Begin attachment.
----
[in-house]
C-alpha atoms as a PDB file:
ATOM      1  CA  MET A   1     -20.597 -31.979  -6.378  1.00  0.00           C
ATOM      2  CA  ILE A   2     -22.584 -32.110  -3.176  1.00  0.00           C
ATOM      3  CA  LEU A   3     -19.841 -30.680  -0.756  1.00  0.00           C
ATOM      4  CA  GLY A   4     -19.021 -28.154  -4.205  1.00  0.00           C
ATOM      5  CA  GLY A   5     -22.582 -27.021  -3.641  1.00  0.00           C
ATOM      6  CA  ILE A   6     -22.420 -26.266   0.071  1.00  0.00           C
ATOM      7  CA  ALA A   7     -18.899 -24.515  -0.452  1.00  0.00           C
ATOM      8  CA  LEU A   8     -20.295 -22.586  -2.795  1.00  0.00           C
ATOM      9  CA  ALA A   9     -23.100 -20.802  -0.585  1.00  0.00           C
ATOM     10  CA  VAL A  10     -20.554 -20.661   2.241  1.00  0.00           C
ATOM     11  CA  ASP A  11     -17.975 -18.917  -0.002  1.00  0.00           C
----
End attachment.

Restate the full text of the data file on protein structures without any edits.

[in-house]
C-alpha atoms as a PDB file:
ATOM      1  CA  MET A   1     -20.597 -31.979  -6.378  1.00  0.00           C
ATOM      2  CA  ILE A   2     -22.584 -32.110  -3.176  1.00  0.00           C
ATOM      3  CA  LEU A   3     -19.841 -30.680  -0.756  1.00  0.00           C
ATOM      4  CA  GLY A   4     -19.021 -28.154  -4.205  1.00  0.00           C
ATOM      5  CA  GLY A   5     -22.582 -27.021  -3.641  1.00  0.00           C
ATOM      6  CA  ILE A   6     -22.420 -26.266   0.071  1.00  0.00           C
ATOM      7  CA  ALA A   7     -18.899 -24.515  -0.452  1.00  0.00           C
ATOM      8  CA  LEU A   8     -20.295 -22.586  -2.795  1.00  0.00           C
ATOM      9  CA  ALA A   9     -23.100 -20.802  -0.585  1.00  0.00           C
ATOM     10  CA  VAL A  10     -20.554 -20.661   2.241  1.00  0.00           C
ATOM     11  CA  ASP A  11     -17.975 -18.917  -0.002  1.00  0.00           C